Alexandria Heisel is only 4 years old, but the Post Falls girl could be the one to slay grass field burning in North Idaho.
Heisel has cystic fibrosis and asthma, conditions that are aggravated by smoke rising from the annual torching of blue grass fields.
On Monday, Heisel and her parents, Jim and Trina Heisel, filed a complaint in U.S. District Court seeking a ban on the field burning.
“If someone needs to be shoved to adopt some alternatives to the burning then we are willing to do the shoving on behalf of our child,” said Jim Heisel. “This has been pushed on the back burner and we decided to wake up some people. We know from personal experience the grass smoke is bad for our kid.”
Alexandria Heisel has been hospitalized numerous times after her respiratory condition worsened during the summer grass burning. The girl is unable to go outside when the fields are torched and the family left their home for 45 days this year to escape the smoke.
The complaint was leveled against Kootenai County and the commissioners. The Heisels’ attorney, Harvey Richman, said commissioners have failed to protect residents with a law that phases out or bans the burning.
When farmers burn, the young girl is prevented from using public parks, traveling on public streets or playing in her own yard because the smoke endangers her life, he said.
“Alex has been segregated, because of her disability, from the rest of the Kootenai County community,” Richman said. “(She) is precluded from enjoying any and all public accommodations enjoyed by other citizens.”
The complaint is based on the Americans with Disabilities Act. Because of Alexandria Heisel’s disease, she is disabled and is being discriminated against, Richman said.
The complaint was no surprise to Kootenai County commissioners. Richman and the Heisels had talked with commissioners for months. They requested a law to phase out grass field burning and said a complaint would be filed if nothing was done.
“We gave them a date and that date has come and gone and they have not addressed the issue,” Richman said. “This is not a shock to them.”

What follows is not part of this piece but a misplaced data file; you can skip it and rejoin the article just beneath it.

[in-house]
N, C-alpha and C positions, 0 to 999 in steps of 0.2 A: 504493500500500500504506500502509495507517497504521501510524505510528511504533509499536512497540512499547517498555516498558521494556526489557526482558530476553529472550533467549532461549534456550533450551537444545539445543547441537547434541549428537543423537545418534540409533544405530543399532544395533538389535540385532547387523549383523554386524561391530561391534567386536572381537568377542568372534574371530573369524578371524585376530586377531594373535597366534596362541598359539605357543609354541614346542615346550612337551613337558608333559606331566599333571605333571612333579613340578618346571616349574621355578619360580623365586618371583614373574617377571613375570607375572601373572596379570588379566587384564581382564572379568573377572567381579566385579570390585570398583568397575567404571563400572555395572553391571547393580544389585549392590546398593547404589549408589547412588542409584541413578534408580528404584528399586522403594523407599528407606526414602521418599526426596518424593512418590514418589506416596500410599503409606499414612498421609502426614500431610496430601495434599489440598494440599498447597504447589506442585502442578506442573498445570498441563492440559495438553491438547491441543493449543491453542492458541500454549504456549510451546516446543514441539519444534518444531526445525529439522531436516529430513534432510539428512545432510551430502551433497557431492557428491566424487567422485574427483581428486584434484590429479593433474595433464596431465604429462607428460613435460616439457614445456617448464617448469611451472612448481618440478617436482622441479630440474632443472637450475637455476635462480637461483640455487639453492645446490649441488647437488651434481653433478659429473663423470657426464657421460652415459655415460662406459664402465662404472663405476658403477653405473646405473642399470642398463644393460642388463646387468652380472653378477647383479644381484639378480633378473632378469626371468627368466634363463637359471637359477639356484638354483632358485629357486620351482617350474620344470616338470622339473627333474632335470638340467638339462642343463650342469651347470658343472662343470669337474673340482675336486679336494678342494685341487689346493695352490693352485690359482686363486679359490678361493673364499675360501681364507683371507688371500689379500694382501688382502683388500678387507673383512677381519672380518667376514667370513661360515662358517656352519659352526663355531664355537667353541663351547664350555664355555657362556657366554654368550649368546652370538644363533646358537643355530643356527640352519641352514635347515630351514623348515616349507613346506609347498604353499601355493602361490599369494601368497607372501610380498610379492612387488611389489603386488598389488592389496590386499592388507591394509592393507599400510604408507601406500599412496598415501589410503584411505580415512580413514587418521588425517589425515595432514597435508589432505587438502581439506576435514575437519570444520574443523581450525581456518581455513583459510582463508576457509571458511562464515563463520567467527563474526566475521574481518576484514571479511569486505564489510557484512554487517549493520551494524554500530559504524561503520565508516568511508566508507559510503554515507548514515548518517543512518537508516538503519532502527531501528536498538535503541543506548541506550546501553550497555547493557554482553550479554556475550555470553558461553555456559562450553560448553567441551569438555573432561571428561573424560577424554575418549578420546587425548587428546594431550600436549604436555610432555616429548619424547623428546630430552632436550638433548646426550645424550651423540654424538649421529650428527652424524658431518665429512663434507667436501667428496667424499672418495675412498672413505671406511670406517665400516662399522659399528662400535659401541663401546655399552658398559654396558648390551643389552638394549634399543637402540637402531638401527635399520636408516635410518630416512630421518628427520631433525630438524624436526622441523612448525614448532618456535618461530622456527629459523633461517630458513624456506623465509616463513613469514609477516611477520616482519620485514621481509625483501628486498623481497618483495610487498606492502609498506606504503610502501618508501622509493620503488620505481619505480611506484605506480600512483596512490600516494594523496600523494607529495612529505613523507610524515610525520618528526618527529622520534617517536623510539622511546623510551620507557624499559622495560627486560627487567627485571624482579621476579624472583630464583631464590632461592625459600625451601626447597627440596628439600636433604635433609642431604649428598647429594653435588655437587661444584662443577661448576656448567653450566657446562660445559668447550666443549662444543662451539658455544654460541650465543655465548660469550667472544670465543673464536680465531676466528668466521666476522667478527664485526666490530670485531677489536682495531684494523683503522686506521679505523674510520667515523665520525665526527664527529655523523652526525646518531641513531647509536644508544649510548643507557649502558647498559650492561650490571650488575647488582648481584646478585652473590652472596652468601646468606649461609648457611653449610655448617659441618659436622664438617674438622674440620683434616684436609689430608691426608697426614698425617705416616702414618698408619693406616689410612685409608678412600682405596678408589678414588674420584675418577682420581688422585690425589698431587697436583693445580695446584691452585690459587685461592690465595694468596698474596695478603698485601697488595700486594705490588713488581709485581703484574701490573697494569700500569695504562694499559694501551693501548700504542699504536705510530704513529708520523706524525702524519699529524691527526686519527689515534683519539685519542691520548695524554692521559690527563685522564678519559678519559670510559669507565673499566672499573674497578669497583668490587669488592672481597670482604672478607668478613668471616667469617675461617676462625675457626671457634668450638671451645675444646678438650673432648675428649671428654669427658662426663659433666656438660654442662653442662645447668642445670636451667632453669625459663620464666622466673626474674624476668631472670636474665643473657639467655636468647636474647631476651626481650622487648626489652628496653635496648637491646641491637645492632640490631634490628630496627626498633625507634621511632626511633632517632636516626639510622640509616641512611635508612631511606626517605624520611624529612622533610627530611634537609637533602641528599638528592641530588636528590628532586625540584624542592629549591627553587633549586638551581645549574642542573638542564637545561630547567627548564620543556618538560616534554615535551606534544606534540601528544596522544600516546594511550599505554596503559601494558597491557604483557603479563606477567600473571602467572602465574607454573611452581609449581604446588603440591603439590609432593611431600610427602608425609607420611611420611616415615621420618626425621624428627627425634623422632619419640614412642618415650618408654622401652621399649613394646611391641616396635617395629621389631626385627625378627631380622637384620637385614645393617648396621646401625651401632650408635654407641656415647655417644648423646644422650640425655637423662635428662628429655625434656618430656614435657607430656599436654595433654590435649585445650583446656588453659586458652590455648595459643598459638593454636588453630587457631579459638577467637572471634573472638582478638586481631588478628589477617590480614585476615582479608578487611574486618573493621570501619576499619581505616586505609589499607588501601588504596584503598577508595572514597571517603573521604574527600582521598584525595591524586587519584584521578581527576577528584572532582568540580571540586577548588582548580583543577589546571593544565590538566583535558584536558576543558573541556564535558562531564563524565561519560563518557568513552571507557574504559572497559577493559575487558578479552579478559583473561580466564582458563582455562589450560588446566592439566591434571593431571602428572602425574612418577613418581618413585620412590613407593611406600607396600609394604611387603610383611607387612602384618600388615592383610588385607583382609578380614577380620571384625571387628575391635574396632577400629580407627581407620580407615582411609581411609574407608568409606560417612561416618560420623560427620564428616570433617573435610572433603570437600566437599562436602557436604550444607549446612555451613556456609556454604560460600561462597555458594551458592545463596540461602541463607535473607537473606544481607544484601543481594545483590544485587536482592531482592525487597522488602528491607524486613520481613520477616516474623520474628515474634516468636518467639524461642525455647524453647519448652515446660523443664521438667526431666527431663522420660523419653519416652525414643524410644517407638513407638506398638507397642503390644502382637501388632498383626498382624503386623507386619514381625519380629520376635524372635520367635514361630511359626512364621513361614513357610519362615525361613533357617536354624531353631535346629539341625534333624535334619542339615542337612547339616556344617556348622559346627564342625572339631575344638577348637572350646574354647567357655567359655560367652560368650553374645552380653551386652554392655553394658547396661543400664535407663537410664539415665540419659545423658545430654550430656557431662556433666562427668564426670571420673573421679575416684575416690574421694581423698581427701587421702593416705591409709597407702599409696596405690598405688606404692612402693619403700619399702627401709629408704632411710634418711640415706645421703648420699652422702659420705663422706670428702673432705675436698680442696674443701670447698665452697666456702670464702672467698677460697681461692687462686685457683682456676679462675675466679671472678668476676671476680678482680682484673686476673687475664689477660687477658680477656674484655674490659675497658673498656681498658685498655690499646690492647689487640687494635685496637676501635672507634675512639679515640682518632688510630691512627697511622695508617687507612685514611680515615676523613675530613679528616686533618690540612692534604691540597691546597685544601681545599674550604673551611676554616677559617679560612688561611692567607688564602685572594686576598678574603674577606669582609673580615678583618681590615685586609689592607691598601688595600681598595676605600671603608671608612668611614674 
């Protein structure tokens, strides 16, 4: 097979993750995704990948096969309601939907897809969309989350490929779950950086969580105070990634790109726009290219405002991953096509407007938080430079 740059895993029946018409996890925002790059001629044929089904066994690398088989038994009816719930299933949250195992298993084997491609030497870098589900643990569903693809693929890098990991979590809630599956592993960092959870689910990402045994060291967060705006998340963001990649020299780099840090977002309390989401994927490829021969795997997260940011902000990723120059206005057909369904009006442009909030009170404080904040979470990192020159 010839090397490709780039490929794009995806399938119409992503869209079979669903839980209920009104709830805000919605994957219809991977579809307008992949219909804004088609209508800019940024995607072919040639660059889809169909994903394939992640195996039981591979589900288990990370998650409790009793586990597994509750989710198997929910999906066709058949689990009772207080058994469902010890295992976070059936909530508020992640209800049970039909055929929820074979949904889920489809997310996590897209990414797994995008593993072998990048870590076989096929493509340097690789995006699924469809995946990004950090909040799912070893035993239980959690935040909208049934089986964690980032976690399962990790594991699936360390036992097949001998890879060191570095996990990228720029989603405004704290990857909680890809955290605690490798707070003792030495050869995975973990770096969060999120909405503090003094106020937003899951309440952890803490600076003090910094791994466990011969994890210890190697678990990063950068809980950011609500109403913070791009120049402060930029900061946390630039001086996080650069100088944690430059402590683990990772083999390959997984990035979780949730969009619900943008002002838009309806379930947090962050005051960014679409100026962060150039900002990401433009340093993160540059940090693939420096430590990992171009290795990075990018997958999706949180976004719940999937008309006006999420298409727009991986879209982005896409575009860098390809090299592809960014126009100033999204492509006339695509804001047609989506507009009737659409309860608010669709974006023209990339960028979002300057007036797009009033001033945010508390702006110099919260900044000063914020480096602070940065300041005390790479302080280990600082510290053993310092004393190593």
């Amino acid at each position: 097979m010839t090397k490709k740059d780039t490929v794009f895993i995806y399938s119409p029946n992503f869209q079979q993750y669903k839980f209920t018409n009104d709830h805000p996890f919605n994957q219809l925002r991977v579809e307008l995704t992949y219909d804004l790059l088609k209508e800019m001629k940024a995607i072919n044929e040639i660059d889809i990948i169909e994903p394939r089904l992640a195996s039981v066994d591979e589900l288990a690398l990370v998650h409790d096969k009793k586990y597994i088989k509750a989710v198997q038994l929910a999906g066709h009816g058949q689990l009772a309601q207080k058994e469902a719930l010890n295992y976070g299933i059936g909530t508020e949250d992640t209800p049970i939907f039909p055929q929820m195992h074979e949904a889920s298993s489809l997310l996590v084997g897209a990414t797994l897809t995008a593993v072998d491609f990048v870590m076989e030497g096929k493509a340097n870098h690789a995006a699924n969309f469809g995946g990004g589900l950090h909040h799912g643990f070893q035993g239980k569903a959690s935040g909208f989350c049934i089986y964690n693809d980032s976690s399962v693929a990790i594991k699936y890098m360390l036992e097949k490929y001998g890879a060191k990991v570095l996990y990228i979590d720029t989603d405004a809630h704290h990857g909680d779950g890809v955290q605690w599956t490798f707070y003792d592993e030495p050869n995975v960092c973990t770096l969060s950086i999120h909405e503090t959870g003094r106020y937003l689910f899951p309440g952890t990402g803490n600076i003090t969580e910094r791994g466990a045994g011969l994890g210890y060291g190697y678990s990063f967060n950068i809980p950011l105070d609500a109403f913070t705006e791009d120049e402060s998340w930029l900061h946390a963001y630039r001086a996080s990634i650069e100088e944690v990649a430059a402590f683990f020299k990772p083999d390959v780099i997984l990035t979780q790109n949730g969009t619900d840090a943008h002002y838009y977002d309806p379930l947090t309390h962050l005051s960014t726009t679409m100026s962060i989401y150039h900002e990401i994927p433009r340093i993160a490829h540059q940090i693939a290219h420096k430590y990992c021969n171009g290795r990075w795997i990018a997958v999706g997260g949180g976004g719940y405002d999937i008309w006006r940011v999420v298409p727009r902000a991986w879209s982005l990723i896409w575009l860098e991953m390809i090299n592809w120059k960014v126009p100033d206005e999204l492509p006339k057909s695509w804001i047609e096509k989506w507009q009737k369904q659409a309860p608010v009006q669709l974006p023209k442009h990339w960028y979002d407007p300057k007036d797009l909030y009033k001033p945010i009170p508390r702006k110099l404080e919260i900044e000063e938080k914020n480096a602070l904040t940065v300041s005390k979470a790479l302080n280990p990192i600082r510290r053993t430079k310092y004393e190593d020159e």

Commissioner Dick Panabaker said the county did meet with Richman but decided the issue was not within their authority.
“There are government agencies in the air quality business who we feel should address it,” Panabaker said. “We also feel this is something that needs to be taken care of at the state level not the county level.”
The Intermountain Grass Growers are skeptical of the complaint. Spokeswoman Linda Clovis said it only targets field burning while the major air pollutant is wood smoke.
“To ask for an ordinance that limits it to one type of smoke seems unreasonable,” she said. “It seems to be laying the blame on one group and it isn’t going to cure the problem.”
North Idaho’s grass growers have been under fire all summer from clean air activists. A Sandpoint-based group, the Clean Air Coalition, hired a meteorologist to track field smoke and offered to help residents affected by it sue farmers.
Richman also is the attorney for the coalition and said the group and the Heisels simply want a reasonable plan to stop the smoke.
The state of Washington already adopted a plan to phase out field burning by 1998. Residents and medical professionals there all pushed for the ban, saying the smoke poses a health hazard.
“There is only one plaintiff in this case,” Richman said. “But there are others with similar ailments, lung disease and cardiac problems who are ripe to be plaintiffs.”
He expects to file other complaints against individual grass growers.
The Heisels’ complaint does have some precedence. A judge ordered the city of Mallard, Iowa, last year to limit open burning. Smoke from the burning forced a child with heart and lung disease to leave the area to avoid becoming ill.
The judge ruled she was wrongly being segregated from the community because of her disability. Richman hopes a judge will apply the same logic in North Idaho.
“I think this is the first step in the battle to end grass burning as a common practice here,” Richman said.